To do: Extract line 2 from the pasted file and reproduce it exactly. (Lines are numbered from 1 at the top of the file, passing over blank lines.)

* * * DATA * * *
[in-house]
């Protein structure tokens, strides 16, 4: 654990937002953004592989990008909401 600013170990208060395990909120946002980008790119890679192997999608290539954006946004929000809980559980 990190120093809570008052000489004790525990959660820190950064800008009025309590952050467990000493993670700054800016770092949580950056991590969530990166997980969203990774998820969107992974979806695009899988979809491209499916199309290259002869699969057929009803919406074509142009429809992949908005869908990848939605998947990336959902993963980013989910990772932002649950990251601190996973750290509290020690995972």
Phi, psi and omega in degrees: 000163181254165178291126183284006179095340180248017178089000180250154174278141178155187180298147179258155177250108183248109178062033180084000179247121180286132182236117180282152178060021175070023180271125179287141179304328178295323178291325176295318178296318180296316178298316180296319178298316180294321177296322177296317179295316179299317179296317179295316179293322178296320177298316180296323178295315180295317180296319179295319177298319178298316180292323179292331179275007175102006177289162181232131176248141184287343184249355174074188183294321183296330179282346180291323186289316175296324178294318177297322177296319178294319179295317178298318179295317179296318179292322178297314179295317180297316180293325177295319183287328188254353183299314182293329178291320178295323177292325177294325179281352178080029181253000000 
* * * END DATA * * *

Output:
């Protein structure tokens, strides 16, 4: 654990937002953004592989990008909401 600013170990208060395990909120946002980008790119890679192997999608290539954006946004929000809980559980 990190120093809570008052000489004790525990959660820190950064800008009025309590952050467990000493993670700054800016770092949580950056991590969530990166997980969203990774998820969107992974979806695009899988979809491209499916199309290259002869699969057929009803919406074509142009429809992949908005869908990848939605998947990336959902993963980013989910990772932002649950990251601190996973750290509290020690995972």